The Boardman SLR 9.2 is a quality endurance machine that incorporates a range of aero features to help cut through the air. These make it feel fast, although the disc brake version, for an extra £300, adds extra tyre width and mudguard mounts and might be a better option for all-season riding.
Aero features in an all-day riding bike
Quality ride: comfortable while still engaging
Narrower gear range than Ultegra can accommodate
Worth considering the disc-brake version
By Paul Norman published
Boardman’s SLR range packs aero features in an endurance machine
It may look like an aero bike but the Boardman SLR 9.2 is actually part of Boardman’s endurance range. But with its own wind tunnel, Boardman has been able to hone the aerodynamics of the SLR range during the latest bike’s two year development programme making it fast and comfortable, and earning it a spot on our Editor's Choice list.
So the Boardman SLR 9.2 gets the truncated aerofoil tube profiles, aero section seatpost and dropped seatstays you’d expect to find on an aero bike, although Boardman has aimed for a bike that’s comfortable for all day riding.
The Boardman SLR 9 range starts off with the £1,500 SLR 9.0, with a lower grade carbon in its frame, and goes up to the £5,900 SLR 9.8 Disc, currently shown kitted out with 11-speed SRAM Red eTap HRD and Zipp 202 Firecrest wheels.
The SLR 9.2 Disc adds Ultegra disc brakes to the rim braked SLR 9.2 we’re testing here for a price increase to £2,300. Boardman also sells a women’s version of the SLR 9.2 and 9.2 Disc, with a Fizik Luce women’s saddle, narrower bar and shorter stem and cranks.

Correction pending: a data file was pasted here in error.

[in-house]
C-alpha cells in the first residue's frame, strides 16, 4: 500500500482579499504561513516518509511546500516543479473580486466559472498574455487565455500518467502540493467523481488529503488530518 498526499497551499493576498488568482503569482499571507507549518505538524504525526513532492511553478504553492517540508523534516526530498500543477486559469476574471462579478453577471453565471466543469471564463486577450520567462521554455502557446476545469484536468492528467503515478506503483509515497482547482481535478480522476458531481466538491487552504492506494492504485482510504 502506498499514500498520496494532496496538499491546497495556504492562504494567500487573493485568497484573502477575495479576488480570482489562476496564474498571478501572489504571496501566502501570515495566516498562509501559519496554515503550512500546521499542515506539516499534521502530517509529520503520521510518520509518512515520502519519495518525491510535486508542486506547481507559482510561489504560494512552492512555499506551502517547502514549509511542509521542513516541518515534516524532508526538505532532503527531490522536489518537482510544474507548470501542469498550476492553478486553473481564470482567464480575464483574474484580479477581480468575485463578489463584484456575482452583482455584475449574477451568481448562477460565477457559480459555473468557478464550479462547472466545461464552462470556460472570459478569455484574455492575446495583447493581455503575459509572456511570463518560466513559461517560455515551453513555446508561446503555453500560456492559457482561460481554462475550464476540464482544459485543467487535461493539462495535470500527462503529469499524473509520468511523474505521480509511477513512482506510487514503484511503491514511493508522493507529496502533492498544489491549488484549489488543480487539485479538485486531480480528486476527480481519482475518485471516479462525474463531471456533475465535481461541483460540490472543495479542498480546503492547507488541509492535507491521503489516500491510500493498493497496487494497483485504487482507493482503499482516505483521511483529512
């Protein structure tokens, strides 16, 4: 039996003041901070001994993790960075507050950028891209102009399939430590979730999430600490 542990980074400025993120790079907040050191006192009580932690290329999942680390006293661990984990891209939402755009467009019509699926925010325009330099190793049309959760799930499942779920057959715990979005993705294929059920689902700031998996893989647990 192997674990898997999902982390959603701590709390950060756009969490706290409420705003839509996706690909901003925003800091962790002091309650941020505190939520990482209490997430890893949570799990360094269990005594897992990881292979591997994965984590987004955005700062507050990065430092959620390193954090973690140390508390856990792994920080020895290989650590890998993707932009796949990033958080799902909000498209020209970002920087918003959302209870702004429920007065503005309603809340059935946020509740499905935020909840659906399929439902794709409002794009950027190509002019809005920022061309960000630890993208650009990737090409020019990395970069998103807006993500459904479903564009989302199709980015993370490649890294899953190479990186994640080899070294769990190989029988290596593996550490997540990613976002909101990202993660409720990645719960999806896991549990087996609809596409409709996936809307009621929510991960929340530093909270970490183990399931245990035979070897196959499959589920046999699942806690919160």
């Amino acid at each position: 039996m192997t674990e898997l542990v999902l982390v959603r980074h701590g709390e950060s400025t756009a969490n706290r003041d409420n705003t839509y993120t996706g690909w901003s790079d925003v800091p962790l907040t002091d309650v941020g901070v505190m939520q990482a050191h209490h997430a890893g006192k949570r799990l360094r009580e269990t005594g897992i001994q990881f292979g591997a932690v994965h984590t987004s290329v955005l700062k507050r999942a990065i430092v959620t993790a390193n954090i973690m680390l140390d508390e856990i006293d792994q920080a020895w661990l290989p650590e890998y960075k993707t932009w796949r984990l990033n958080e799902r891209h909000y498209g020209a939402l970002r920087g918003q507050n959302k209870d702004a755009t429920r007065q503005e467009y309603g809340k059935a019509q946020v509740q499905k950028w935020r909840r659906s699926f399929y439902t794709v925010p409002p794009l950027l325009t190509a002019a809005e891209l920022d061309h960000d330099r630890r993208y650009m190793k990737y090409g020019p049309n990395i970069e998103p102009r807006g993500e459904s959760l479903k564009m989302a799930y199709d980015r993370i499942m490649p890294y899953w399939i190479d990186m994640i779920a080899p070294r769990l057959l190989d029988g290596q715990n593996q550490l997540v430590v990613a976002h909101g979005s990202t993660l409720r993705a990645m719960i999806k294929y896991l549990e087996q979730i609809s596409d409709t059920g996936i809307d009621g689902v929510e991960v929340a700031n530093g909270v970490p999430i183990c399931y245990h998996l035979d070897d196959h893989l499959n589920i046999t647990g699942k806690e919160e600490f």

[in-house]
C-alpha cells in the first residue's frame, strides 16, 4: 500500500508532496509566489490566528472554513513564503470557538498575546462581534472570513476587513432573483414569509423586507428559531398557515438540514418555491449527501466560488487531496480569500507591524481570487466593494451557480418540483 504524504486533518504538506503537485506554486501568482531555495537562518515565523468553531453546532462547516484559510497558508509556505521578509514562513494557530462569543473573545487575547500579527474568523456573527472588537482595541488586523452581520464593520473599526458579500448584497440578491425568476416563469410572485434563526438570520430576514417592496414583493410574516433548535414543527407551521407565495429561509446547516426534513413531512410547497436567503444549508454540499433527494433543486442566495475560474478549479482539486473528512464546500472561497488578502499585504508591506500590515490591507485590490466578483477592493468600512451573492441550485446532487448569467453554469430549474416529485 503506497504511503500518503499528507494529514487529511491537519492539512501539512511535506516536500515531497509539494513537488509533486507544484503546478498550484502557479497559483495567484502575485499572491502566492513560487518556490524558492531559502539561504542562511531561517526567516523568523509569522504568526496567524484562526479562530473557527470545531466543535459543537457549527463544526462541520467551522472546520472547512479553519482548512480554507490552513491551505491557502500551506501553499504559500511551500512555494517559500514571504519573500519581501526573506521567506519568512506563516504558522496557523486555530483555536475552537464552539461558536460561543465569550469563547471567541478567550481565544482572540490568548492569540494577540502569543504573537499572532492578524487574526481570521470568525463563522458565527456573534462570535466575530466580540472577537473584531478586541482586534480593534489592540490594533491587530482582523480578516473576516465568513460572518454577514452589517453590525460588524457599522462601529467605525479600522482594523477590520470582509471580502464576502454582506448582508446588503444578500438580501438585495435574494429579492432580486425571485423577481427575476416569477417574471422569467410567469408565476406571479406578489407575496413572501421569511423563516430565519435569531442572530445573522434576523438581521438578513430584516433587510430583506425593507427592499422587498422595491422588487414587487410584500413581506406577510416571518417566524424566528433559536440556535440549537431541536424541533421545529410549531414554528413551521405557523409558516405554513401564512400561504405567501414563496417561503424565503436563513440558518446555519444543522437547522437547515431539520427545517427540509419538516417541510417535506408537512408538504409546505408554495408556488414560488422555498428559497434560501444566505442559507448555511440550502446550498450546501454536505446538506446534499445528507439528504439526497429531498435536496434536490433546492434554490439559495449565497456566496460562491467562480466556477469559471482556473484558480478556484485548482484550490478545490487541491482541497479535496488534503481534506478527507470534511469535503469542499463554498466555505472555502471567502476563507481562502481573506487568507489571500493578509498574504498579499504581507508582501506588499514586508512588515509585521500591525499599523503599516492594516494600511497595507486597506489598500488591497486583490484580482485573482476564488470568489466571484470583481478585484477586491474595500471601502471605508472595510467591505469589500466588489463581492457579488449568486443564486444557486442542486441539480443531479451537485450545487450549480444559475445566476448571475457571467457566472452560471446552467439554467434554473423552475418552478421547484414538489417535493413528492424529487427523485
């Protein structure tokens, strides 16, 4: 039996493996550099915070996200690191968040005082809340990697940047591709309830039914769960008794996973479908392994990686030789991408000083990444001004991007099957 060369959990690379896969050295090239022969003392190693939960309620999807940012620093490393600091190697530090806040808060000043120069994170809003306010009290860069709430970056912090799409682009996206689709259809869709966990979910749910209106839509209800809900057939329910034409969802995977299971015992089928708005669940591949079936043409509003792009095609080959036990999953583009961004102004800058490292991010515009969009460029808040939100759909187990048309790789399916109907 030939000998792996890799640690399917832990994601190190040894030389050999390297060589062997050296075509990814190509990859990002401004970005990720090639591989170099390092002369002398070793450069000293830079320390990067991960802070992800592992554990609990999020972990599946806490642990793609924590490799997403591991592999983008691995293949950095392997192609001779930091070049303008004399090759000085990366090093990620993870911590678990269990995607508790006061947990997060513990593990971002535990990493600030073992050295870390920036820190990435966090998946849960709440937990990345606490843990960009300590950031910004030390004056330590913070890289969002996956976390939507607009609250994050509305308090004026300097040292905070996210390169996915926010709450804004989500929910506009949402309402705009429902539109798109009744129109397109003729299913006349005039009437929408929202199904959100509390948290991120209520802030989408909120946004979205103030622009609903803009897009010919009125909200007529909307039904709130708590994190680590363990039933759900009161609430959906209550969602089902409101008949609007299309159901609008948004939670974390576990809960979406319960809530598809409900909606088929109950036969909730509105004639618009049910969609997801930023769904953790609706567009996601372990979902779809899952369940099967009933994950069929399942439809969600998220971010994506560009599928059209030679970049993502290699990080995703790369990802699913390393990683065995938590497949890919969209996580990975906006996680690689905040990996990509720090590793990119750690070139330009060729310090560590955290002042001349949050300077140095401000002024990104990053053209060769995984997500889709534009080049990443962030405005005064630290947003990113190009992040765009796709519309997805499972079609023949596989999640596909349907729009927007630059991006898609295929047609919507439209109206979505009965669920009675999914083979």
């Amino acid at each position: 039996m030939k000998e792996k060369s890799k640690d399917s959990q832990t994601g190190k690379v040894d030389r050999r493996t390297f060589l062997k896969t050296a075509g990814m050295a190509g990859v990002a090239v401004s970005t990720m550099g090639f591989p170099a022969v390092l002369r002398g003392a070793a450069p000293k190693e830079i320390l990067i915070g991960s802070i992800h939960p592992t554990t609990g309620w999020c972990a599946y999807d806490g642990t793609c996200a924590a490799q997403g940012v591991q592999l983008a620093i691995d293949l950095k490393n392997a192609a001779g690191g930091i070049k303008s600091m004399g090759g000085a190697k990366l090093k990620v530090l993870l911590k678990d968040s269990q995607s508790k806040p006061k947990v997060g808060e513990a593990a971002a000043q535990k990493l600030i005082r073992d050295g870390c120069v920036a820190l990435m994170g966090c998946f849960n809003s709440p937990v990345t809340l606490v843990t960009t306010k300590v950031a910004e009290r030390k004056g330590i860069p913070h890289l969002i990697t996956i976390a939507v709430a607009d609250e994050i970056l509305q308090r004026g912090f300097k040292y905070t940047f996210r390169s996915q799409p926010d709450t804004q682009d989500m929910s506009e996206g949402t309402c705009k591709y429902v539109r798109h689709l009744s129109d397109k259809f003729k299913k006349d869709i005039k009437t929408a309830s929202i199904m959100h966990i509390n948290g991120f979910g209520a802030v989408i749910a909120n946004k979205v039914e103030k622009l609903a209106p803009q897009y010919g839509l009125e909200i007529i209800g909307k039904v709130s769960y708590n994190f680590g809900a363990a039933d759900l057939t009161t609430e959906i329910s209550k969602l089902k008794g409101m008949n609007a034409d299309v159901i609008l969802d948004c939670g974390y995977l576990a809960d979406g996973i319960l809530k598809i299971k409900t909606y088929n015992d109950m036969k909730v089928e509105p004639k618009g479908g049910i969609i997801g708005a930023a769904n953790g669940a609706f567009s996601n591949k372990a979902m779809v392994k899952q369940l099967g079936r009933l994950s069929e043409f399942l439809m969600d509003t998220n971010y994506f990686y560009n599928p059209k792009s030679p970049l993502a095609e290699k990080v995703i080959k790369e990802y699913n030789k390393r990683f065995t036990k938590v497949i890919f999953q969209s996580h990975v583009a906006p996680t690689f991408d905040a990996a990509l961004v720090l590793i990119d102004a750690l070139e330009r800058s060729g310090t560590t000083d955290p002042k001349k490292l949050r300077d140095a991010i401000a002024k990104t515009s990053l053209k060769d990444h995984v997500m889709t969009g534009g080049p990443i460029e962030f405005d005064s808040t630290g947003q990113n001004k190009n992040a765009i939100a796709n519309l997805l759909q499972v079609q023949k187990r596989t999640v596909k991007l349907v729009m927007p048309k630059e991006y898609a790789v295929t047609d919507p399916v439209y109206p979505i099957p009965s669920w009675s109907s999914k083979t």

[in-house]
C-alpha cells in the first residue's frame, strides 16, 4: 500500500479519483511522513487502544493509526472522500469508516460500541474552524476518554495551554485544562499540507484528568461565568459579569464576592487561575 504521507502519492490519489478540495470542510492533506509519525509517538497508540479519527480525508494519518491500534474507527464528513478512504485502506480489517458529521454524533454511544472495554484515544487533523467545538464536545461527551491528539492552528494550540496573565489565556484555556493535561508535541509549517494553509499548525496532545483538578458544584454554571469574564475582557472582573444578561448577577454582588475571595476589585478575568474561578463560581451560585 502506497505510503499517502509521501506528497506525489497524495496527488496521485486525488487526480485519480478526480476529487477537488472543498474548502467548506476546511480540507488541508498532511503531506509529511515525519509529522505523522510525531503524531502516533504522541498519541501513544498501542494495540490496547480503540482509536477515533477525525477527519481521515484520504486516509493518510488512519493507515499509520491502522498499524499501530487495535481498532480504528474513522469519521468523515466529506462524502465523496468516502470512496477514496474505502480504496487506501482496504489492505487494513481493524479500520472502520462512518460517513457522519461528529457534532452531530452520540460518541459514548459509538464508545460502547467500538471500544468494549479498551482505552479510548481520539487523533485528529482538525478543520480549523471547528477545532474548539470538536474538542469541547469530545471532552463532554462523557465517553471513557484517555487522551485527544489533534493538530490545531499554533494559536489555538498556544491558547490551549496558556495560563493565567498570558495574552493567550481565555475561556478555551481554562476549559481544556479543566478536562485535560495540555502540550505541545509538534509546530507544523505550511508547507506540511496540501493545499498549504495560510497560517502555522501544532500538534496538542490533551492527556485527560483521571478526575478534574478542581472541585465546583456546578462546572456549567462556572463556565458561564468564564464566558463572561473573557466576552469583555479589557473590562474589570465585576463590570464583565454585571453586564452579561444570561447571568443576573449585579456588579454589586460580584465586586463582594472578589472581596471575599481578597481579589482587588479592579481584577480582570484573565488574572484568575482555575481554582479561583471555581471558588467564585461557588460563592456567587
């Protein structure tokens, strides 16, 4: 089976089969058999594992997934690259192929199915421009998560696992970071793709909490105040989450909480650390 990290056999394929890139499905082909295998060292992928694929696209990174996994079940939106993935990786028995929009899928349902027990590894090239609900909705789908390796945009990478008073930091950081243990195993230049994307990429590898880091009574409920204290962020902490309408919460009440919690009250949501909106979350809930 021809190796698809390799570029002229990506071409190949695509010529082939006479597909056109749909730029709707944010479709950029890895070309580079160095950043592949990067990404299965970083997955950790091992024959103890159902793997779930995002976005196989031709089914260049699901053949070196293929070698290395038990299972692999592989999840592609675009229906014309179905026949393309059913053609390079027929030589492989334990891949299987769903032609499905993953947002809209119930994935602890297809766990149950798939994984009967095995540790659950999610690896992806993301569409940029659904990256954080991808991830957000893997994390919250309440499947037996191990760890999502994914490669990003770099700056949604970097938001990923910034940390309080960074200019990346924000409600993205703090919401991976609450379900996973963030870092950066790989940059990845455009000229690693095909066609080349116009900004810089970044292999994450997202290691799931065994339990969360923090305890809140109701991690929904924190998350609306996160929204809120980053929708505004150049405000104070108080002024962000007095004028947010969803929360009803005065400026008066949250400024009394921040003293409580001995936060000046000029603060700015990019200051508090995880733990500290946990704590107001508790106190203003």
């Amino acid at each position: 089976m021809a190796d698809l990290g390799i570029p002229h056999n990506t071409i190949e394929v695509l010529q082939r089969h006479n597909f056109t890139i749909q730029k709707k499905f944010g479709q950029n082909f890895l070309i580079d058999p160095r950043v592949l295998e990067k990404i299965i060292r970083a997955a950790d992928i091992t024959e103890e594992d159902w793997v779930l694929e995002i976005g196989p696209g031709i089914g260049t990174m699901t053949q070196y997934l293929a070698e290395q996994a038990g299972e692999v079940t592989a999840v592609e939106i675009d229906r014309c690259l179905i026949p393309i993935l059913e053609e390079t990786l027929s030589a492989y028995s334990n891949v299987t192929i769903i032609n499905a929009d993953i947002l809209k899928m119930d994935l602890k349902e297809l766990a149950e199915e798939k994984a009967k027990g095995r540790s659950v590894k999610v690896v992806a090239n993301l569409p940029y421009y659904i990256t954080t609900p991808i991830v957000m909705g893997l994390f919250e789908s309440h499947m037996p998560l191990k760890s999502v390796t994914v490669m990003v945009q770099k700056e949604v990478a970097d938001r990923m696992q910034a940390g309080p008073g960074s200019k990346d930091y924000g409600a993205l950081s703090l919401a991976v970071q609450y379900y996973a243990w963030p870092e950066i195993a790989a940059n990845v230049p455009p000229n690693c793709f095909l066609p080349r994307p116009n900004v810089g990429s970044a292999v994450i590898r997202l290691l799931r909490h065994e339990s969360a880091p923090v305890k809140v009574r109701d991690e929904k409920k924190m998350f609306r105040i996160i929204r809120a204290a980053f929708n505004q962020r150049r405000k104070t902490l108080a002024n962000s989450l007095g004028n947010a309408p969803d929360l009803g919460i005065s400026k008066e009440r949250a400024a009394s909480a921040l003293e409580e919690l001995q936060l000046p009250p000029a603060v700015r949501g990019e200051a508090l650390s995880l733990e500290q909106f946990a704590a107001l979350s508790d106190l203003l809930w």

Below the SLR 9 series, Boardman sells 11 bikes in the lower-priced SLR 8 range in carbon and alloy with prices from £550, so there is a wide range of endurance bikes in the SLR stable with a broad price range.
Boardman SLR 9.2 spec
Boardman has kitted out the SLR 9.2 with a full Shimano Ultegra groupset. It provides the quality shifting that you’d expect on a bike at this price point. It has a compact 50/34 chainset, although that’s coupled to an 11-28 cassette. So you don’t get quite the range for steep hills that the latest iteration of Ultegra can accommodate – you can go up to 30 teeth with the short cage mech as fitted or 34 for the longer mech variant.
The SLR 9.2 comes with 25mm tyres, although the frame has plenty of clearance for wider tyres, with the disc brake SLR 9.2 coming specced with 28mm rubber. As usual, it’s the rim brake calipers that limit how wide a tyre can be fitted easily.
Boardman’s SLR Elite Seven wheels are robust but fairly low budget and alloy rimmed, with quite a shallow section. That makes them stable in gusty conditions, but means that you don’t garner the full benefits from the frameset’s aero features – they’re a good all-rounder training wheelset but ripe for an upgrade to something deeper and flashier.
They have round section straight pull spokes, laced radially on all but the rear wheel drive side, where they are laced two-crossed for better power transfer. They do come tubeless ready, although the Vittoria Rubino Pro tyres fitted are not designed to be run tubeless.
The cockpit is Boardman brand alloy, with a comfortable bar profile and wrapped with squishy, grippy tape.
Riding the Boardman SLR 9.2